Creative Commons License

Creative Commons License
This work is licensed under a Creative Commons Attribution-Noncommercial-No Derivative Works 4.0 License.


Date of Graduation


Document Type


Degree Name

Doctor of Musical Arts (DMA)


School of Music


Šarūnas Jankauskas

Andrew Connell

Sam Suggs


Clarinet is a versatile and expressive instrument that can be used in a variety of musical genres. This document is intended to investigate its versatility, how to develop it, and whether there are benefits from the adoption of an old approach, which today is generally considered obsolete.

Chapter 1 explores major issues involved in clarinet playing and tone production. I will discuss the physics of clarinet tone, as well as secondary approaches to tone production, such as double-lip embouchure. I will also devote a section of this chapter to clarinet equipment, especially the mouthpiece and the reed, and their mutual effect on the development of clarinet performance and pedagogy practices.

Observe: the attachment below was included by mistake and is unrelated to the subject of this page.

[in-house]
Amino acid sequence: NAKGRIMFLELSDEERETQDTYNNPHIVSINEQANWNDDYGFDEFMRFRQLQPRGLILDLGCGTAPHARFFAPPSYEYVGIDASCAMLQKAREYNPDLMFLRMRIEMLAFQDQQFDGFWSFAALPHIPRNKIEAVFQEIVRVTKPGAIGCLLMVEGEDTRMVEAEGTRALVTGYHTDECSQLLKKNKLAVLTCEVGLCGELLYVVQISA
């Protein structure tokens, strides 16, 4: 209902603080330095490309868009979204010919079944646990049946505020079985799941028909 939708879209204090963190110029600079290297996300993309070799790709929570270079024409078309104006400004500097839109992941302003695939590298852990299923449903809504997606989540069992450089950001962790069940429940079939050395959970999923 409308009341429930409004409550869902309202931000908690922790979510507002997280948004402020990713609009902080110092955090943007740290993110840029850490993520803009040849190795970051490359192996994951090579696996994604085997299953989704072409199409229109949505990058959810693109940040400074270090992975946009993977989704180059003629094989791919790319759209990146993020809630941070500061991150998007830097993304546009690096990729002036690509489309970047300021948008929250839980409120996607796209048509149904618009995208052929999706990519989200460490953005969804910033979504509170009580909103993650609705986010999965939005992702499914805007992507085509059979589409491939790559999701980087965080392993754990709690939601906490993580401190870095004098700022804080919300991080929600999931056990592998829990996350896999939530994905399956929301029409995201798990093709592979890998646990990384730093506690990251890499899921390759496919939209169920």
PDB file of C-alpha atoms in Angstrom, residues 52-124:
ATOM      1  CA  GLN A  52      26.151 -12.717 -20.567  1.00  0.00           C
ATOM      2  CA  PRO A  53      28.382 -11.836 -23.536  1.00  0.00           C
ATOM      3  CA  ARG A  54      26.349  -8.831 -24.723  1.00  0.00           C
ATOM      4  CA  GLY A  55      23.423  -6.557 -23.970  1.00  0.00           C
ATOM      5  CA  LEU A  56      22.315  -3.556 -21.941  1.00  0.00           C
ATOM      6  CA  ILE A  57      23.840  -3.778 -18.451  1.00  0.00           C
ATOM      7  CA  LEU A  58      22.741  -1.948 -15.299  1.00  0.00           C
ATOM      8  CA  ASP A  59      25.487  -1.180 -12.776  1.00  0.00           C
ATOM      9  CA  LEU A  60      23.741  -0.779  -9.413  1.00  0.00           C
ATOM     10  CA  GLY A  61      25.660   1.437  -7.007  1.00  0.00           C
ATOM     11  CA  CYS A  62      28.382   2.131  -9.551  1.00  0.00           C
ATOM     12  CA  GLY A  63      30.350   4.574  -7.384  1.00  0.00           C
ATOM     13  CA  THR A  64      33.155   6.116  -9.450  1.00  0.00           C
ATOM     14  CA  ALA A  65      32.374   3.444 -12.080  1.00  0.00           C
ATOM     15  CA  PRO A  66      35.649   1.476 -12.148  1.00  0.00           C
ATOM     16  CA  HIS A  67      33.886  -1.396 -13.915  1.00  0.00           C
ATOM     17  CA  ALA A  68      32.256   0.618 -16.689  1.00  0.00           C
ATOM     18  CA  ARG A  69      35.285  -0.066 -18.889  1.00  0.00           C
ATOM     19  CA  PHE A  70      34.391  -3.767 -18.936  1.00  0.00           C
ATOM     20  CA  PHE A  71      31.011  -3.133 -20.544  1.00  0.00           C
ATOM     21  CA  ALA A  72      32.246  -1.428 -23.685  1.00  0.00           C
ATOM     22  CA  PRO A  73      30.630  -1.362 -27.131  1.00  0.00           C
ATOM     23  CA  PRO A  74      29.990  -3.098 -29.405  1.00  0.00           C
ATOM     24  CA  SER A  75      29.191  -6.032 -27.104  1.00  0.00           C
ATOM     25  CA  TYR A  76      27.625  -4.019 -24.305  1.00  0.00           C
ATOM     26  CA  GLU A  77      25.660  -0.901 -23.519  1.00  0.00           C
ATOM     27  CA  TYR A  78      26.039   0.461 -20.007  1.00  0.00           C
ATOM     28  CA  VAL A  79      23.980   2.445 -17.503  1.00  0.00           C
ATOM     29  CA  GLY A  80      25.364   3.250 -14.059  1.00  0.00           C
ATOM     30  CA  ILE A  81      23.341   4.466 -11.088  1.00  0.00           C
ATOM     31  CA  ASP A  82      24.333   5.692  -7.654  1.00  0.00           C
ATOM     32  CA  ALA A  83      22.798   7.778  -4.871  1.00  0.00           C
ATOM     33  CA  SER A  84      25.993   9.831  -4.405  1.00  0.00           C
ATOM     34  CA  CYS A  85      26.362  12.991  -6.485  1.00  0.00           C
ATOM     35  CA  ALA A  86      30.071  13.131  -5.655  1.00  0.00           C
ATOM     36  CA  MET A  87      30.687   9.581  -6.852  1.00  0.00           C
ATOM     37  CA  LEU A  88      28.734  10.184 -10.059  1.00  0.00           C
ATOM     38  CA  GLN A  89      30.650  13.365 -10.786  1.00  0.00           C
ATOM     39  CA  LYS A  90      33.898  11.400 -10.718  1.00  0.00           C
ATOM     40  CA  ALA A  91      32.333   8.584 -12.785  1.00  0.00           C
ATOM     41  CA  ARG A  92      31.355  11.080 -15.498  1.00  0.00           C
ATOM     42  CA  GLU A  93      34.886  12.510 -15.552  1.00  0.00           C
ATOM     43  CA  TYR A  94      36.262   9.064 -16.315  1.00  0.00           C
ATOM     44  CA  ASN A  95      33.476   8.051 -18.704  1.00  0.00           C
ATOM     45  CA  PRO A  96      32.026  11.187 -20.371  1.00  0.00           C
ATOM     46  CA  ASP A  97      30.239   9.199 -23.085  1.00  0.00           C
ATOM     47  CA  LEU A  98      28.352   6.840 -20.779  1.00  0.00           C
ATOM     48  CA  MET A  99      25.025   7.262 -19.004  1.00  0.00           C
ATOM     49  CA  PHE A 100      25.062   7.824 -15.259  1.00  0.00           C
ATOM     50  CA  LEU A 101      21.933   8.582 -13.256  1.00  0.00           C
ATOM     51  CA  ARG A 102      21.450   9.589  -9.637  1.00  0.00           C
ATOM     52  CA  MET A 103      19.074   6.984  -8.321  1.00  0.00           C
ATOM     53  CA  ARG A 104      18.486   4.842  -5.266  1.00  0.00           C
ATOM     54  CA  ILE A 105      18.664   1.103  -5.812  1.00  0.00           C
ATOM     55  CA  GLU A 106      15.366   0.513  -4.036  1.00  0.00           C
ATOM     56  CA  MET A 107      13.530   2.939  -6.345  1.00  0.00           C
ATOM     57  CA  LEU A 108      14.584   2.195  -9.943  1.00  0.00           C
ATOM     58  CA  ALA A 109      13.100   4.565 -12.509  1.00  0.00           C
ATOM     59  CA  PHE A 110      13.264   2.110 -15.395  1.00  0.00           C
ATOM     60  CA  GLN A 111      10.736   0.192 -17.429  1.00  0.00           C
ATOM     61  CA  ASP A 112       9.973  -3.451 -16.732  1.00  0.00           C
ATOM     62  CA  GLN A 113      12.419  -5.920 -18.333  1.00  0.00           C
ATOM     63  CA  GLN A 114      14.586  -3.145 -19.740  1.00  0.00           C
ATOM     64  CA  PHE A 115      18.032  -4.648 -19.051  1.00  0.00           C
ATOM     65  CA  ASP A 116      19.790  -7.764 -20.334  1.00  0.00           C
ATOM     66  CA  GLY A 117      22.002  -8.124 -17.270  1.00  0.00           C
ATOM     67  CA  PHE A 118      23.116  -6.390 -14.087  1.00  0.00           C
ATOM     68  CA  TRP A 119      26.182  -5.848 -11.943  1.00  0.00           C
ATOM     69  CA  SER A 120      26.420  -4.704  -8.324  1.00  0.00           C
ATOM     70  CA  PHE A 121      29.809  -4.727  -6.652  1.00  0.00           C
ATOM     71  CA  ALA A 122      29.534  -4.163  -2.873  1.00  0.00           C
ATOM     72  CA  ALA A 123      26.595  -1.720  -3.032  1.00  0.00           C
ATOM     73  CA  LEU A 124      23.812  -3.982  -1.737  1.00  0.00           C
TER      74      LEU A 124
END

Chapter 2 discusses a historical and geographical development of a specific approach to clarinet playing: the reed-above embouchure. A significant section of the chapter focuses on the Italian school of clarinet, renowned for its large number of virtuosi who adopted this approach. I address the following questions: Who were the practitioners of this approach? When was it most prevalent? What were the advantages and disadvantages associated with it? Which tradition boasted the highest number of clarinetists employing the reed-above embouchure? Did this tradition possess unique characteristics that justified its use? Additionally, the chapter delves into the most successful proponents of this technique and investigates the reasons behind its eventual abandonment.

Chapter 3 explores the potential of the reed-above embouchure as a valuable pedagogical tool for teachers and students, offering a practical solution to the challenges discussed in the previous chapters. I will examine specific cases that highlight the transformative effects of exploring this embouchure on selected students.

Chapter 4 includes a selection from Ferdinando Sebastiani’s Metodo per clarinetto. It has been provided both in Italian and in English as it represents my first-hand source on advocating for the reed-above embouchure.



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